Low death rate, almost no flu but more alcohol-induced deaths in 2021
The death rate remained low in the second year of the COVID-19 pandemic, according to data released today by the Australian Bureau of Statistics (ABS).
Lauren Moran, Director of Mortality Statistics at the ABS, said, “There were 171,469 deaths registered in 2021 at a rate of 507 deaths per 100,000 people. This was 3.2 per cent higher than 2020 but lower than the 2019 pre-pandemic death rate (522 per 100,000).”
Heart disease was the leading cause of death in 2021, with dementia (including Alzheimer’s disease), stroke, lung cancer and chronic lower respiratory diseases making up the top five causes. Heart disease was the leading cause of male deaths while dementia was the leading cause among females.
“Deaths from respiratory diseases remained low in 2021, with the mortality rate of 39.1 deaths per 100,000 people being the second lowest on record. This included just two deaths from influenza. COVID-19 public health measures appeared to supress the transmission of many common respiratory illnesses in 2020, and this continued in 2021,” Ms Moran said.
“COVID-19 was the 34th ranked cause in 2021, with 1,122 deaths, most of which were associated with the Delta wave. COVID-19 deaths in 2021 had a younger median age than in 2020 (79.1 compared to 86.9) and a higher tendency to have pre-existing chronic cardiac conditions. In 2020, the most common pre-existing condition among those who died from COVID-19 was dementia (including Alzheimer’s disease).
“In 2021, alcohol-induced deaths increased 5.8 per cent compared to 2020 and was the highest rate recorded in the past 10 years. This was driven by an 8.1 per cent increase in deaths among males,” Ms Moran said.
The suicide rate was 12.0 per 100,000 people, similar to that recorded in 2020 (12.1 per 100,000 people). Common risk factors included psychosocial stressors, mental health conditions, chronic diseases and substance use disorders.
Comprehensive data and analysis can be found in Causes of Death Australia, available for free download from the ABS website.
So today we’ve released the Causes of Death publication for 2021, and what we’ve seen is that in the second year of the pandemic, we’re still maintaining a low mortality rate, which we saw also in 2020. So, our mortality rate was around 507 deaths for every 100,000 people, and although it looks like it’s a bit of an increase from 2020, we actually saw statistically significant decreased mortality in that year. So, the mortality rate in 2021 is still well below that of pre-pandemic rates, and the second lowest on record.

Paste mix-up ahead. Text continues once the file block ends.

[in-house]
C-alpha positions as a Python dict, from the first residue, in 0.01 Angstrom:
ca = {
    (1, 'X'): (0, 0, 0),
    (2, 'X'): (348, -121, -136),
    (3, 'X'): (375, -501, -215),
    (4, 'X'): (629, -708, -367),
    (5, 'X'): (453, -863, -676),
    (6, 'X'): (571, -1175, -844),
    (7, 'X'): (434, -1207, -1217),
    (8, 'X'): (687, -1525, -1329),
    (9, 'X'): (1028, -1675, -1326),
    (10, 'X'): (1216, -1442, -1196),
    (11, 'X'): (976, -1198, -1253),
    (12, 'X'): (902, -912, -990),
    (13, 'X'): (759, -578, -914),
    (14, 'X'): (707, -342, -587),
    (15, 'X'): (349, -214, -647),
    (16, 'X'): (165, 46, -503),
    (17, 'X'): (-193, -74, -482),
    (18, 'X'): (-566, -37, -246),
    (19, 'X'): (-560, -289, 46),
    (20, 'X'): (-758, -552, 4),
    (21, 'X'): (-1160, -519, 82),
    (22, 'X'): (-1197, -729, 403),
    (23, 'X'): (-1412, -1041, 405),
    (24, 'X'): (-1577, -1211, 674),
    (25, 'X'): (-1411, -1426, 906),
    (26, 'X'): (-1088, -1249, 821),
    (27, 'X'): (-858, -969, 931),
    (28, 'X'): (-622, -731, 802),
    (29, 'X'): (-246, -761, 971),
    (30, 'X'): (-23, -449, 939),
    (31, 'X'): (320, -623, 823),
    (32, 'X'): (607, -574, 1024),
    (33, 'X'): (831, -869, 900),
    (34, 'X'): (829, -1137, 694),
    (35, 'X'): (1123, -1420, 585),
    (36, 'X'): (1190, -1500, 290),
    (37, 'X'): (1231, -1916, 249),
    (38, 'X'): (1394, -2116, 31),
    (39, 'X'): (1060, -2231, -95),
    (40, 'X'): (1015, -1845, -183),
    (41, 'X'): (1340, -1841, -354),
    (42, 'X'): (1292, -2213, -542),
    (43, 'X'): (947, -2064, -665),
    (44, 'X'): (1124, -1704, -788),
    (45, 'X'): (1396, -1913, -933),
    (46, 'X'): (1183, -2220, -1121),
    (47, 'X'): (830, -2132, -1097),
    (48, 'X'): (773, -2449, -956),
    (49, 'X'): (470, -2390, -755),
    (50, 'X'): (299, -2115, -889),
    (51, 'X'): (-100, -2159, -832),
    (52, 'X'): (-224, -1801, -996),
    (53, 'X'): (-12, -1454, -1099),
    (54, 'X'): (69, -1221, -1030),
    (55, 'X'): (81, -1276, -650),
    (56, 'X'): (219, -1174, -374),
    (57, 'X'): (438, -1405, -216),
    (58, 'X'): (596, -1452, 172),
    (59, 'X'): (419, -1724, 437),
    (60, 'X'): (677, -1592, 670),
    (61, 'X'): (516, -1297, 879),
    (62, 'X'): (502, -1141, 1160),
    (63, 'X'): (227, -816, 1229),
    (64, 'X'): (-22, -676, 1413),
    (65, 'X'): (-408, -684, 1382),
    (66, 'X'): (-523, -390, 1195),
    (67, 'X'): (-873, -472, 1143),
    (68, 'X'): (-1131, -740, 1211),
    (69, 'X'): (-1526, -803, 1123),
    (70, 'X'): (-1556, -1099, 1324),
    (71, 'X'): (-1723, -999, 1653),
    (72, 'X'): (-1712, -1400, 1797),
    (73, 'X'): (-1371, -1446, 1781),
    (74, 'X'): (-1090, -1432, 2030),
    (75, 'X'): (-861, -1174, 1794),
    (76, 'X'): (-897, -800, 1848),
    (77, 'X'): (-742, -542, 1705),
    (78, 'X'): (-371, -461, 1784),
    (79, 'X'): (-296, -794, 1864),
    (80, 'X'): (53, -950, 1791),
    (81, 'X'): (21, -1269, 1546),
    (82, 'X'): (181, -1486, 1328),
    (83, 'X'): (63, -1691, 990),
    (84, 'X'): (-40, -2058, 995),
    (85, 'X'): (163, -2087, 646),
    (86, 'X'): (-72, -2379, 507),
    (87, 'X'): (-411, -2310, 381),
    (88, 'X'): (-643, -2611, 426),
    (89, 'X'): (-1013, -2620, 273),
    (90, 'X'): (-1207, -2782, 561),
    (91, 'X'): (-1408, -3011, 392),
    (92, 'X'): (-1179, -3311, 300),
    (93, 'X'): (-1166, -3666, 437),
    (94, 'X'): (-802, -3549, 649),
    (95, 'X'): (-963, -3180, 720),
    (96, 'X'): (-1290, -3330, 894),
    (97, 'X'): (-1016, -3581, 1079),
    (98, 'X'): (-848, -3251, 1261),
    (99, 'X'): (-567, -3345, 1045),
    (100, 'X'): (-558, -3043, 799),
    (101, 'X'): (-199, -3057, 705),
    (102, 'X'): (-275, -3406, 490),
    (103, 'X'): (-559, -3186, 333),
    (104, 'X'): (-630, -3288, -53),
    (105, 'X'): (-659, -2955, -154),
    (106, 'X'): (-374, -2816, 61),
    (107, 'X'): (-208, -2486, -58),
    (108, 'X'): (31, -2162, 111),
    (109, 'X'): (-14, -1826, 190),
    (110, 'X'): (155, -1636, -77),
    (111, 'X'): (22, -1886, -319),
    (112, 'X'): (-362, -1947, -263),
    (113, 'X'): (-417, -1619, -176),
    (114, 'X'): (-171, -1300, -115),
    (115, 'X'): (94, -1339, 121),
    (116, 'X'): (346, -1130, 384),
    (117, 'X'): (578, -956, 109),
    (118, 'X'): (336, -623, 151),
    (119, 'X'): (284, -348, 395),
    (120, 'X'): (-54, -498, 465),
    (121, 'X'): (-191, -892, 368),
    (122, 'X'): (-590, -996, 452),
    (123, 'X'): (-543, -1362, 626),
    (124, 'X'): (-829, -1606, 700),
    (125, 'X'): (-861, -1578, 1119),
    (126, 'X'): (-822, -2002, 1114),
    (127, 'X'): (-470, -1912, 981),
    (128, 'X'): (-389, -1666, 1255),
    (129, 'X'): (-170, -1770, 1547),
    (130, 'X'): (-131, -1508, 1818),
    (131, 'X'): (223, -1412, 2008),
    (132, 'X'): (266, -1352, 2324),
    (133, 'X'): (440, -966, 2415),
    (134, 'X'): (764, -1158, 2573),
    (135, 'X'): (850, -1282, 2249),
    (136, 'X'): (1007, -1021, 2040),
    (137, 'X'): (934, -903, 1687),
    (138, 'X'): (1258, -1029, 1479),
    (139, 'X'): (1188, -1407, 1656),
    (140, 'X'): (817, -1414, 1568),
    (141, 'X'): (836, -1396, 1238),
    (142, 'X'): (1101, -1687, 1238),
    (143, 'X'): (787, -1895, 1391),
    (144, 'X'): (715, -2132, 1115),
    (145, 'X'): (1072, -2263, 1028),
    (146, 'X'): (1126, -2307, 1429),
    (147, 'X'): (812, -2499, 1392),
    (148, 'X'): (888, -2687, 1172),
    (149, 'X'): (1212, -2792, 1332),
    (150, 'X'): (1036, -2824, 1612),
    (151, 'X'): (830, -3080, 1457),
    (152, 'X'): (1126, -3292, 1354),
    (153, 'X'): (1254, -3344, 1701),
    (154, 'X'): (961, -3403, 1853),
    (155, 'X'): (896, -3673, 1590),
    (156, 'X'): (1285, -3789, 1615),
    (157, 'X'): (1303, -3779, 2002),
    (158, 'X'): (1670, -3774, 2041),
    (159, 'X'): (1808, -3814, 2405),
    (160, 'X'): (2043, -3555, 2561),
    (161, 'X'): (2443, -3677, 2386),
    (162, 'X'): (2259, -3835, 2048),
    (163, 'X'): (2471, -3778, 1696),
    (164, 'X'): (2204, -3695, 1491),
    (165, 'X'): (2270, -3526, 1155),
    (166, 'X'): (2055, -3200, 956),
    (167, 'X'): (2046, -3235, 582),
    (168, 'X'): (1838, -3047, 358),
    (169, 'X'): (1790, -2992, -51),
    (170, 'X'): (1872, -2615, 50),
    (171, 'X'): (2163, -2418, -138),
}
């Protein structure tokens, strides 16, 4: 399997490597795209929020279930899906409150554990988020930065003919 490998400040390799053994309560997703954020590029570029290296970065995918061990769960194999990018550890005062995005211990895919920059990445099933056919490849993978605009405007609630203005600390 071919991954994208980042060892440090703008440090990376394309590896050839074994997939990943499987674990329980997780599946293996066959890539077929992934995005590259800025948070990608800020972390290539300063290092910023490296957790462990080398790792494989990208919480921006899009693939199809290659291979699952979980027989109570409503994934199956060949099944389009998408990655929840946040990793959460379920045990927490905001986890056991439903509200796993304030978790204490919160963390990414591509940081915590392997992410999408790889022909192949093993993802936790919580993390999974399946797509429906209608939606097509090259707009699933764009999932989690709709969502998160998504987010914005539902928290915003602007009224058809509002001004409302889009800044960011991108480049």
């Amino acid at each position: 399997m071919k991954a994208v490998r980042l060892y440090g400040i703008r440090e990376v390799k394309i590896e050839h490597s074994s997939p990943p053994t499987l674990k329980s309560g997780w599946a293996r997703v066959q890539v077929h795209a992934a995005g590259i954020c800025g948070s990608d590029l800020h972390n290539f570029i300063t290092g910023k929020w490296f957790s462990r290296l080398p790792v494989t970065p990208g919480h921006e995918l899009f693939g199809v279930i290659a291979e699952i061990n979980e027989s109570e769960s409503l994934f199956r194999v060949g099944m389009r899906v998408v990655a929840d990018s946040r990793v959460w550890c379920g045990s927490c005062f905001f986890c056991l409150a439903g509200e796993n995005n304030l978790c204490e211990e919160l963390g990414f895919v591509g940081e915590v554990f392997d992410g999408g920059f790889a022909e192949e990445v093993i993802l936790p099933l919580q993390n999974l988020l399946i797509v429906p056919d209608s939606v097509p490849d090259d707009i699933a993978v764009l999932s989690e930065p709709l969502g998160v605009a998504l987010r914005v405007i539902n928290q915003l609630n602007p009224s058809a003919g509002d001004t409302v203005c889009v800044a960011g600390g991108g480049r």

For the leading causes of death, it’s ischaemic heart disease, so that’s been our leading cause of death in Australia for a long time now, but dementia is now the second leading cause, and with those, what we’ve seen over time is that the rate difference is really narrowing. So, 10 years ago it used to be about a 30 percent difference, and we’re down to about a 9 percent difference, so dementia is the leading cause for death for females, but ischaemic heart disease is still the leading cause for death for males.
So, what follows those is cerebrovascular diseases, lung cancer and chronic lower respiratory conditions, and they’re things like emphysema and chronic bronchitis. So, for those, quite similar, we’ve seen a really small increase compared to 2020, but of course, when we compare those to the pre-pandemic rate, we’re still seeing very low mortality rates, and part of that is due to the fact that we still have very low rates of circulating respiratory infections such as influenza and pneumonia. So, in 2021, our death rate from respiratory diseases was around 39 for every 100,000 people, that’s also the second lowest on record that we’ve got for respiratory diseases, only 2020 was lower, and we had such big decreases in 2020 because of some of the public health measures in place to stop the spread of COVID (-19). Interestingly though, our deaths from influenza in 2021, only 2 were recorded, that’s the lowest we’ve got on record. It compares to 55 in 2020, and compared to years such as 2017 and 2019, where we had over 1,000 deaths, so record breaking with those flu deaths this year.
So, we registered 1,122 deaths due to COVID-19 in 2021, so it ended up being the 34th leading cause of death, this compares to the 38th leading cause of death in 2020, and obviously we’ve seen some big changes in 2022, but for 2021, most of them happened during the delta wave. So, with the Delta wave, what we saw was some really quite interesting differences to wave 1 and wave 2, we had a much lower median age at death. So, it was around 79, whereas in wave 2 in Victoria, it was up around 87, and the difference there is that we had a lot of transmission of COVID through nursing homes in wave 2 in Victoria, where with the Delta wave, a lot more community transmission, we saw deaths in Victoria and New South Wales also recorded a really high number of deaths, and with that change in age profile, what we also saw was a difference in the co-morbidities. So, in wave 1, really equalling that high median age at death and the nursing home cohort, dementia was the most common pre-existing chronic condition, whereas in 2021, chronic cardiac conditions and other things such as diabetes were slightly more prominent.
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- Care should be taken when interpreting figures relating to suicide and when comparing suicide data with previous years. See the Intentional self-harm sub-section in Methodology for more information.
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